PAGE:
Kennedy alleges that the GOP used a variety of tactics to prevent people from voting for Kerry, to disqualify ballots from Democratic voters, to shift votes from Kerry to other candidates and to avoid recounting the votes. At the center of the controversy is Kenneth Blackwell, the Ohio Secretary of State. He served as the Chief Elections Officer, overseeing the elections process for the state, and as the co-chair of the Committee to Re-elect George Bush in Ohio, a clear conflict of interest. Blackwell is now the Republican nominee for governor of Ohio. If he wins this fall, we can expect more of the same from Ohio in 2008.

What Went Wrong In Ohio: The Conyers Report On The 2004 Presidential ElectionOne of the many sources that the article draws from is the report from the Congressional investigation led by John Conyers, Jr. of Michigan. You can get the report here (see the PDF link at the bottom) or you can buy it in book form: What Went Wrong In Ohio: The Conyers Report On The 2004 Presidential Election. The report concludes that there were significant problems. "We have found numerous, serious election irregularities in the Ohio presidential election, which resulted in a significant disenfranchisement of voters. Cumulatively, these irregularities, which affected hundreds of thousand of votes and voters in Ohio, raise grave doubts regarding whether it can be said the Ohio electors selected on December 13, 2004, were chosen in a manner that conforms to Ohio law, let alone federal requirements and constitutional standards." To refresh your memory, the Ohio election was decided by 118,601 votes. The win in Ohio gave President Bush the electoral votes he needed to win the election. If even a few of the allegations of the article and the report are true, then Bush was not the rightful winner of the 2004 election.

I tip my hat to EdB at Wonderwinds.com for pointing the article out. I highly recommend that you take the time to read this article all the way through. I knew that there were some rumblings about problems in Ohio, but when I see all the evidence laid out like this, it's pretty shocking. If you read the article and the government report and still want more information on the issue, Wikipedia has a very long article about it.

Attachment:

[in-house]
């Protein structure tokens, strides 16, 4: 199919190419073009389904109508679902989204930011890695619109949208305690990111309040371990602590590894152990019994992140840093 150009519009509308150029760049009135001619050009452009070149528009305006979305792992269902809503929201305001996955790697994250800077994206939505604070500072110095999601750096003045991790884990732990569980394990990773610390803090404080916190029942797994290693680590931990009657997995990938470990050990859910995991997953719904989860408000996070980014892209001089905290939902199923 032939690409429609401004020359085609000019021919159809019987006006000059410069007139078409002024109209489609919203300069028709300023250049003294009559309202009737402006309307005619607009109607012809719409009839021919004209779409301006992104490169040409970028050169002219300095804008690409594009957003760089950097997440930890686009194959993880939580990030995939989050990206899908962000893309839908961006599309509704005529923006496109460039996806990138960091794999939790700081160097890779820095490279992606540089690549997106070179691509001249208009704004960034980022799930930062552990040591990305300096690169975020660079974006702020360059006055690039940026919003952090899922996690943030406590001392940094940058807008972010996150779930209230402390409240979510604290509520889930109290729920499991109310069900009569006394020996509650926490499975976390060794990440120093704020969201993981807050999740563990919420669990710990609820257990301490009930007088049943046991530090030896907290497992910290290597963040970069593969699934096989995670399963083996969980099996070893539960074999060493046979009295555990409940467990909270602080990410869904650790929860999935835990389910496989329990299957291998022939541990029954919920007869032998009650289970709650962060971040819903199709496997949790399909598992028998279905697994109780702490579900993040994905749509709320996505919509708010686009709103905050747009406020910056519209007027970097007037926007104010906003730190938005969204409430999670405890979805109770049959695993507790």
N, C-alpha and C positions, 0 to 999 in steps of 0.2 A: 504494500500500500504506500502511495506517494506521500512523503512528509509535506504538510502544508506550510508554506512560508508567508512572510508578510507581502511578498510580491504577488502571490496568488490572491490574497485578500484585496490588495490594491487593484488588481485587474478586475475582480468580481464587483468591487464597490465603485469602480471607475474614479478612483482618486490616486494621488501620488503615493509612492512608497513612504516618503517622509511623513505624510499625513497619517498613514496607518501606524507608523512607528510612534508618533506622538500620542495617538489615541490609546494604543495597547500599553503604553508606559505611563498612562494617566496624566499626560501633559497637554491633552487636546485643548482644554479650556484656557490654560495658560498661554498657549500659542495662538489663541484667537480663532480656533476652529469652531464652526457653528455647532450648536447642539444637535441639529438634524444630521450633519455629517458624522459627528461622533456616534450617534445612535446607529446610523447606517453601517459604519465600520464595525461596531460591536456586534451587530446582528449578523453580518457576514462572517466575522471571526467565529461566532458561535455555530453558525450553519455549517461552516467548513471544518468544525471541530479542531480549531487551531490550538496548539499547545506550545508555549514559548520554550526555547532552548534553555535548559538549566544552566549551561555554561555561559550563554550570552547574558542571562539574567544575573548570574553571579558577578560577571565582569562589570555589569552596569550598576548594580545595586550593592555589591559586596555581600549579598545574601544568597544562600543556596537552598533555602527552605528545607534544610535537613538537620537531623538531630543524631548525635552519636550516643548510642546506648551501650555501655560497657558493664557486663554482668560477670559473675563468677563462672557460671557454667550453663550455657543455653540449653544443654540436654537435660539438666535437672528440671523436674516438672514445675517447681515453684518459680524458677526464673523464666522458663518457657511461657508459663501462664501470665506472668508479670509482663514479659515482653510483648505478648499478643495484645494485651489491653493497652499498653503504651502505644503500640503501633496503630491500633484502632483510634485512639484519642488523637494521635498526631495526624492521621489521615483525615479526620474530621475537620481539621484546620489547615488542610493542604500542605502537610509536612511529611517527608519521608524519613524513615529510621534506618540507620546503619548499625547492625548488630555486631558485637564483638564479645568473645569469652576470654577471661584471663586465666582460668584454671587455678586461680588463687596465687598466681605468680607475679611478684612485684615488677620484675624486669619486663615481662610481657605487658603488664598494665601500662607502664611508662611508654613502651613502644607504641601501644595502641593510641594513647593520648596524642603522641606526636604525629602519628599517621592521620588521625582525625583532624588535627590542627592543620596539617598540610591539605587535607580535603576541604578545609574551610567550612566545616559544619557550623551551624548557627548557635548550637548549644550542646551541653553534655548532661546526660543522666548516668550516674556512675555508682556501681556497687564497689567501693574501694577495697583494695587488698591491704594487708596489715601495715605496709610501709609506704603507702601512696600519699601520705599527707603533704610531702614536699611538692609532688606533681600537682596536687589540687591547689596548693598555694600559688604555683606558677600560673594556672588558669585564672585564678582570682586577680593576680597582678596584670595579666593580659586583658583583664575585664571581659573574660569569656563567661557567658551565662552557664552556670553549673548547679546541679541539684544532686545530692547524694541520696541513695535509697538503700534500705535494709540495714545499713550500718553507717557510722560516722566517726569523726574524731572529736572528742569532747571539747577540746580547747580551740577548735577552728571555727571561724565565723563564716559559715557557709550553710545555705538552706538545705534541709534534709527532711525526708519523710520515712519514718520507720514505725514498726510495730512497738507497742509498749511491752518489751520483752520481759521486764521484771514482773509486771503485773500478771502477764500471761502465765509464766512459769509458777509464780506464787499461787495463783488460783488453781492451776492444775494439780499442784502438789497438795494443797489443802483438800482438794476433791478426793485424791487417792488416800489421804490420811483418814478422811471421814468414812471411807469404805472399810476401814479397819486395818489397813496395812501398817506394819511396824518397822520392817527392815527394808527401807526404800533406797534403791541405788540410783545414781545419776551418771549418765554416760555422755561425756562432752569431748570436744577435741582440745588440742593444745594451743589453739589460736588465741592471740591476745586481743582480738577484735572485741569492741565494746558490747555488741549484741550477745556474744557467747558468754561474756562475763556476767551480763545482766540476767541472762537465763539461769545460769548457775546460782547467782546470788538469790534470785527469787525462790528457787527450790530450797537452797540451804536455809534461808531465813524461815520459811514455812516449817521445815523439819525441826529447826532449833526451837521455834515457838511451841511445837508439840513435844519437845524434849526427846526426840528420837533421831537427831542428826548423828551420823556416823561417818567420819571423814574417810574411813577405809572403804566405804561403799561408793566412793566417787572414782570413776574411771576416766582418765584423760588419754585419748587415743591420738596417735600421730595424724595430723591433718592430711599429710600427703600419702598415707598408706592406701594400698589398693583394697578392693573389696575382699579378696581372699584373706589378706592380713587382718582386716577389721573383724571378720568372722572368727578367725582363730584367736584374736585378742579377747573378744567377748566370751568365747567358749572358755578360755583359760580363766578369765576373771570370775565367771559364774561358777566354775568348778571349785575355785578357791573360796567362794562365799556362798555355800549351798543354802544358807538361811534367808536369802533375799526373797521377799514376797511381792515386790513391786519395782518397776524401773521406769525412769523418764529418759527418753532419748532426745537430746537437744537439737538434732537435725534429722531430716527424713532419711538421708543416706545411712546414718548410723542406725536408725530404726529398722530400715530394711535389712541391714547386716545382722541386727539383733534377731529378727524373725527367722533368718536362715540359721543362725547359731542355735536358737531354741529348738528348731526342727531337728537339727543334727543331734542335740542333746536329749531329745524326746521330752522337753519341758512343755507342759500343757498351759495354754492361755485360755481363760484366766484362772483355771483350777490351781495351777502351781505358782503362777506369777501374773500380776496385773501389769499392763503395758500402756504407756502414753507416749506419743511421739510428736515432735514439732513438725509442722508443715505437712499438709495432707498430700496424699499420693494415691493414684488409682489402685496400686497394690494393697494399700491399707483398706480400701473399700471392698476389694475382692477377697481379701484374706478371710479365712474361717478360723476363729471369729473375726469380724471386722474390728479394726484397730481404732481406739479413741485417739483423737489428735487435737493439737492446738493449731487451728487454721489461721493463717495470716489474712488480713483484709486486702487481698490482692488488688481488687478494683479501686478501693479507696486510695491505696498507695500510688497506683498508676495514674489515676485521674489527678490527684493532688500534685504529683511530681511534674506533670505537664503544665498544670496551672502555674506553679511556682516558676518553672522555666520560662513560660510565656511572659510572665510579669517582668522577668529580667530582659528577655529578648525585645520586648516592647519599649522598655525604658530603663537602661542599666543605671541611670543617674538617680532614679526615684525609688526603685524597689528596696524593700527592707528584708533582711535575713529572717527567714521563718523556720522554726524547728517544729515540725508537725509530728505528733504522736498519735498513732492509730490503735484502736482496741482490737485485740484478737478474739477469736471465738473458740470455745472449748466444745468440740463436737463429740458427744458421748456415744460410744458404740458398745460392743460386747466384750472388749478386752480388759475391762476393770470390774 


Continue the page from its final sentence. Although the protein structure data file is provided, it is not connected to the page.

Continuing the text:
Corruption in Jefferson City

Corruption in Gov. Matt Blunt's Office - One of Missouri Governor Matt Blunt's top aides is stepping down in the midst of the FBI looking into the governor's office for possible corruption.

(via Fired Up Missouri)

Neologism poll

Ok, the poll's up. Vote for your favorite Simpsons Neologism.

Simpsons neologism: Sunday

Simpsons neologism of the day for Sunday, May 28, 2006:
National insults. Apparently the normal stream of offensive material isn't efficient enough for the Simpsons writers, so occassionally they through in an insult for an entire nation of people.

Puck-slapping maple suckers - About Canadians.
Shatner-stealing Mexico-touchers - About Americans. The response to the above insult.
Cheese-eating surrender monkeys - Groundskeeper Willie's name for the French.
Sandal-wearing goldfish-tenders - Mr. Burns' name for the Japanese.

Simpsons Neologism: Saturday

Simpsons neologism of the day for Saturday, May 27, 2006:
Word Hole

Sideshow Bob: Oh, I renew my objection to this pointless endeavor! Informally now and by affidavit later. Time permitting.
Wiggum: Shut your word hole! We've got to get this place clean for the air show.

Simpsons Neologism: Friday

Simpsons neologism of the day for Friday, May 26, 2006:
Walking Bird

Grandpa Simpson: I just used my washtub that morning to wash my turkey, which in those days was known as a walking bird. We'd always have walking bird on Thanksgiving with all the trimmings: cranberries, injun eyes, yams stuffed with gunpowder. Then we'd all watch football, which in those days was called 'baseball'...

Simpsons Neologism: Thursday

Simpsons neologism of the day for Thursday, May 25, 2006:
Bumbled Bee

Burns: Stop that, you wantwit! I might get stung by a bumbled bee!

"Wantwit" is a pretty good one, too.